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Shaftesbury Abbey Museum and Garden

The museum and gardens re-open for the season on Saturday 23 March 2024.

Please explore our website and we look forward

to seeing you next month. 

Admission is free, donations gratefully received

to support this independent charity.

Dogs on leads welcome. Gift Shop & Refreshments.


If you would like to join our friendly team of volunteers then click here.


Situated in a commanding position with views over the Blackmore Vale, close to the famous Gold Hill, the ruins of Shaftesbury Abbey lie in a peaceful walled garden. The museum brings to life the story of the abbey and the people who lived there.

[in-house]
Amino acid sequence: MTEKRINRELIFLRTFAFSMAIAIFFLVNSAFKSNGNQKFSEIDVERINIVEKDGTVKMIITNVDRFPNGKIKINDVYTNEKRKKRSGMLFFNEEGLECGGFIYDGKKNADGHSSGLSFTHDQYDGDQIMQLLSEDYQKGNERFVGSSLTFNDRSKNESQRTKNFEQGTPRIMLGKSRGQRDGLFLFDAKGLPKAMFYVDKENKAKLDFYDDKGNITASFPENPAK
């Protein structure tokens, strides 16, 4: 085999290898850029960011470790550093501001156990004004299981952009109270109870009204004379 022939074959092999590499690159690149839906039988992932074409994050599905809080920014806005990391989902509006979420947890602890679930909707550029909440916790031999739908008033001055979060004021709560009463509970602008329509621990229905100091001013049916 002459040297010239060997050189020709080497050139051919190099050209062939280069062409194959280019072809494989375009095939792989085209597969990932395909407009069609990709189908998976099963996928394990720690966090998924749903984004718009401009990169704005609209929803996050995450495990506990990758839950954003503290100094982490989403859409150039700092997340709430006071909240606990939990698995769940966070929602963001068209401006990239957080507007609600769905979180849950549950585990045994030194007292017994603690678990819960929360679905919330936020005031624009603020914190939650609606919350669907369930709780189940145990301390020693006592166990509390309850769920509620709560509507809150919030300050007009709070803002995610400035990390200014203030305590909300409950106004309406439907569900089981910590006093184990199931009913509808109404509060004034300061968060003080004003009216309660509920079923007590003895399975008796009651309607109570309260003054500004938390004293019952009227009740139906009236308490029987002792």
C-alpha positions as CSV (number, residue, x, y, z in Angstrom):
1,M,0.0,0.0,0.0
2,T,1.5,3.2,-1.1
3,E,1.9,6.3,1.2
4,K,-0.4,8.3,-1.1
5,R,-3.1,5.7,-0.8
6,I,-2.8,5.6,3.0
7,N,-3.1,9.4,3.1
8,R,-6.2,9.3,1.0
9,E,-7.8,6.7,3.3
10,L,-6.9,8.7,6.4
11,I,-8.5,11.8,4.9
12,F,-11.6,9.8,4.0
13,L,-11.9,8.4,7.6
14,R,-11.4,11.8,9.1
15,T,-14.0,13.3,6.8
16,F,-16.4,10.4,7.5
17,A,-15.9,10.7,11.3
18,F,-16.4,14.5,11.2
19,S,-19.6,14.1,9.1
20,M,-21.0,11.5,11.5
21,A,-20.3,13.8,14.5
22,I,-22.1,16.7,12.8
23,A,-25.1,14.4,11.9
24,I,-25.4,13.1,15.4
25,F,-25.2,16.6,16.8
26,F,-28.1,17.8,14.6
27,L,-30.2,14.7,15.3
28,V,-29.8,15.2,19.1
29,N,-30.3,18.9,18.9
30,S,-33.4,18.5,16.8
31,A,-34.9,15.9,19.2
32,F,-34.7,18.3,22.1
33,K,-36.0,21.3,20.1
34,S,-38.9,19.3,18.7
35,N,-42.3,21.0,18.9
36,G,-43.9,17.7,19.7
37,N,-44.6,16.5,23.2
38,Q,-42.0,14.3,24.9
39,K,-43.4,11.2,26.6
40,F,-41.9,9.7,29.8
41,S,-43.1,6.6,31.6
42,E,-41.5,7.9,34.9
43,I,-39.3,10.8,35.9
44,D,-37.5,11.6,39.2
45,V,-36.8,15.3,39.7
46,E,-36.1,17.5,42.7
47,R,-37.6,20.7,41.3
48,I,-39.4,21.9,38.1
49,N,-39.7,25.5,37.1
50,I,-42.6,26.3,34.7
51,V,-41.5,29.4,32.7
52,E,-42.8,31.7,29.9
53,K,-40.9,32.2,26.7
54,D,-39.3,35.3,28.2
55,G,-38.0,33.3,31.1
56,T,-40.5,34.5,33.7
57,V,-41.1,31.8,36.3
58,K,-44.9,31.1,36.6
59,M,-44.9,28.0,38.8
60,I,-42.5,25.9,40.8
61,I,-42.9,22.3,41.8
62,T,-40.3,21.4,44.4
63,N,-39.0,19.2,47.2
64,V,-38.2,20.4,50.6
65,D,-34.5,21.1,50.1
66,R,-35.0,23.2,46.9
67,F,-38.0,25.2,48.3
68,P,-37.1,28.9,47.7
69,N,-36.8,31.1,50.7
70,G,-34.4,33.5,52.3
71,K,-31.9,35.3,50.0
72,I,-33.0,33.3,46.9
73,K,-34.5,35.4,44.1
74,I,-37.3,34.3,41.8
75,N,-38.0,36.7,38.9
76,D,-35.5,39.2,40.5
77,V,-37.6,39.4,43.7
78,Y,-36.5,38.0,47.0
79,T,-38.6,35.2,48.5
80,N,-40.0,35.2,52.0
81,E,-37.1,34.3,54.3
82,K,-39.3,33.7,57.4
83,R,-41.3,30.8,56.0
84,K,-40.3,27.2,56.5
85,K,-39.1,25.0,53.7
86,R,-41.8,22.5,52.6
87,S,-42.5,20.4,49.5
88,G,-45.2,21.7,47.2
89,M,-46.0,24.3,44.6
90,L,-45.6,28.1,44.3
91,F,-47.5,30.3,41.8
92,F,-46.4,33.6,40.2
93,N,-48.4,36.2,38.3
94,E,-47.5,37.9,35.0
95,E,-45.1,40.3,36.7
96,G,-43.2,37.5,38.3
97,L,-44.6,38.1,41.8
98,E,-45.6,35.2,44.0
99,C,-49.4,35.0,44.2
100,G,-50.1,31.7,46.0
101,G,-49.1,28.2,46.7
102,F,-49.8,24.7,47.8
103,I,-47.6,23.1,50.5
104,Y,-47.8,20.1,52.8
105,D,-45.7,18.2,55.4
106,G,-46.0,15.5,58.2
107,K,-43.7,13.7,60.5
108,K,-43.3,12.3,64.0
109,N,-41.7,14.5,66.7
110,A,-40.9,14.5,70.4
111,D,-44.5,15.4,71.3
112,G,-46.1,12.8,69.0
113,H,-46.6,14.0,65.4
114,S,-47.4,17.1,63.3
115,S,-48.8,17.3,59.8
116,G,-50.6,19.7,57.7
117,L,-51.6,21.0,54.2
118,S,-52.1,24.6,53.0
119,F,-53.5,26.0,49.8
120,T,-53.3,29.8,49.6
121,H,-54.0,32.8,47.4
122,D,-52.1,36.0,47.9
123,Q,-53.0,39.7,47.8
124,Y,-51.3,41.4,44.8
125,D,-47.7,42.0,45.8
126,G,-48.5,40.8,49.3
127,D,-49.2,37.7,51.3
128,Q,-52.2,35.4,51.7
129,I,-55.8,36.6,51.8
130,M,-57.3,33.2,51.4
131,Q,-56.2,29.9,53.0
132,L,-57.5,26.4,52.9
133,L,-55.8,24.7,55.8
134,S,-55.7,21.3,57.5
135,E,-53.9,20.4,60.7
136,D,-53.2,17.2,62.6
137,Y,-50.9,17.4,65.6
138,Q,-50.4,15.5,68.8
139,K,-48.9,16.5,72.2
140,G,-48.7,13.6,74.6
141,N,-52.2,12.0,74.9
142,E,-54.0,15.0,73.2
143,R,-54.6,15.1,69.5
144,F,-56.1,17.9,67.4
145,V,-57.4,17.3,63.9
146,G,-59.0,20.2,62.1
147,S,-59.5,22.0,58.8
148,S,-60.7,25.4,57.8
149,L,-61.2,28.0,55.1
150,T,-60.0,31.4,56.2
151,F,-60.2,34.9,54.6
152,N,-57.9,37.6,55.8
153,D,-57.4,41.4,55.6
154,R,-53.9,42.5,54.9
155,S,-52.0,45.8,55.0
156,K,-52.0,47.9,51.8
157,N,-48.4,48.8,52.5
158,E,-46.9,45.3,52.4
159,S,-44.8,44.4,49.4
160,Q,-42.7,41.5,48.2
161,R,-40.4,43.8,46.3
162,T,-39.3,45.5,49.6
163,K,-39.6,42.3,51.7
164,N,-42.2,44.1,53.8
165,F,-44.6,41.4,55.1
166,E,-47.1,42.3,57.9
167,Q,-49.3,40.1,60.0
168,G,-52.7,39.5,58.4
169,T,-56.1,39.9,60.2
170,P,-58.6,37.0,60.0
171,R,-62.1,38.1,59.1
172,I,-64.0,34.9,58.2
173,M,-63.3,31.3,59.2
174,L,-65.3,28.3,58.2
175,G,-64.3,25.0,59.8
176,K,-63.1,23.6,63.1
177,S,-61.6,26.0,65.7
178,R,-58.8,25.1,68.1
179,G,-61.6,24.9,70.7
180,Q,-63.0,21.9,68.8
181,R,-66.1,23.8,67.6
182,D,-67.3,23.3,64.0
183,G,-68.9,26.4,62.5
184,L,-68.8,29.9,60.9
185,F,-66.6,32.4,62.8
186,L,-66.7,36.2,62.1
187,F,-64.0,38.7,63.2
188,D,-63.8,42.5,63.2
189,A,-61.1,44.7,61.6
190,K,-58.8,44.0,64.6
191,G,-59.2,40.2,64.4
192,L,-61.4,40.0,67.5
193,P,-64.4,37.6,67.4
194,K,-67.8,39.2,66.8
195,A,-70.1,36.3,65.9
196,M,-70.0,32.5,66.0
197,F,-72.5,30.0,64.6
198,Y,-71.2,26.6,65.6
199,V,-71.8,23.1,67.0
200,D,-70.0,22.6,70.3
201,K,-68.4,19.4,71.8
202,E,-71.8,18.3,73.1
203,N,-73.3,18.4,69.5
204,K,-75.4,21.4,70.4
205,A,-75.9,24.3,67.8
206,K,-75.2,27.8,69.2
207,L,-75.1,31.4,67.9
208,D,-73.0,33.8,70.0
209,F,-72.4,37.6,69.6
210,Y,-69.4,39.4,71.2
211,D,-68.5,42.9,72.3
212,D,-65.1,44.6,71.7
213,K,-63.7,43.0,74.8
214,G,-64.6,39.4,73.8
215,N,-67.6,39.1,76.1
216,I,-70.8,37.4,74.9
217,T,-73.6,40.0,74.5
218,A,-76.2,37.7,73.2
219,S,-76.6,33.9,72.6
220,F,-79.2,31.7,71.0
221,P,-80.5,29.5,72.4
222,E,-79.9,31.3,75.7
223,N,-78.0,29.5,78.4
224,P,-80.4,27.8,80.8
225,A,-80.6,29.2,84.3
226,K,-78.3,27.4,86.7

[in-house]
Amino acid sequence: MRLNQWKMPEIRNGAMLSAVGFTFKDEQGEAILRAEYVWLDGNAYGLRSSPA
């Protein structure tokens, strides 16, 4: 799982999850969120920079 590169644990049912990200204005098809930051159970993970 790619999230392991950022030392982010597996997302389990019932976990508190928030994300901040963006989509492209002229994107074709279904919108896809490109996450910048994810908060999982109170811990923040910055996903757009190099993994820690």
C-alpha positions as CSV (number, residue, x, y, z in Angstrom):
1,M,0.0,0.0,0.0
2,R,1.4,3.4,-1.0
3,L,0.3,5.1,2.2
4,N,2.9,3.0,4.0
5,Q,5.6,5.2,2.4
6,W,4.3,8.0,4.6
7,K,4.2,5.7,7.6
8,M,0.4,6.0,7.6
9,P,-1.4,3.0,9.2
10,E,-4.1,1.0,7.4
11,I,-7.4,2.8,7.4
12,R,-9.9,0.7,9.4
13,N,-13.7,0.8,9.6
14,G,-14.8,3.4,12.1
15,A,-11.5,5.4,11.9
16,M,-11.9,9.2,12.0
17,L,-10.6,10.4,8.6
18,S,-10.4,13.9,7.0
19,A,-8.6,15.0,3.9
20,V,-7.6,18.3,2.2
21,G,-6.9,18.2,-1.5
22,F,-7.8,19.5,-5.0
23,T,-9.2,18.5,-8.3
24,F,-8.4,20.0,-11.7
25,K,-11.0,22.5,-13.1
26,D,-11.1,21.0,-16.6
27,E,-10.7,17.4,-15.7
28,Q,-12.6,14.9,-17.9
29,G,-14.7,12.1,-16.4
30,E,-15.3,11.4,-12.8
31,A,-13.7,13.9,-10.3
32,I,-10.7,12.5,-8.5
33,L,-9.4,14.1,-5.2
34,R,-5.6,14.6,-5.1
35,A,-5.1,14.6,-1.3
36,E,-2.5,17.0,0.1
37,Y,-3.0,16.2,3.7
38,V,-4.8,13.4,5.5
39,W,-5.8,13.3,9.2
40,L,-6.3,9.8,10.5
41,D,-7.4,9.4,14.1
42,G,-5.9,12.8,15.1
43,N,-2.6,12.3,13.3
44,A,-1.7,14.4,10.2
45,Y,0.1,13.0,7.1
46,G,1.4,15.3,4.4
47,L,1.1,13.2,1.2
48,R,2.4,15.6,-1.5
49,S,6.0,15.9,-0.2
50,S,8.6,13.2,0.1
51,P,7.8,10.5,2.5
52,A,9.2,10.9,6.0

In AD 888, King Alfred the Great founded in Shaftesbury the first great abbey just for women. His second daughter was installed as the first Abbess, and for six and a half centuries the community and buildings grew and flourished. By the time of Henry VIII this had become the wealthiest and most important Benedictine nunnery in England, dominating and serving the town and lands around.

It was the last abbey to be destroyed by Henry VIII in 1539. Only the foundations survive and items recovered in archaeological excavations are now displayed in the museum, alongside a digital representation of how the Abbey may have looked.


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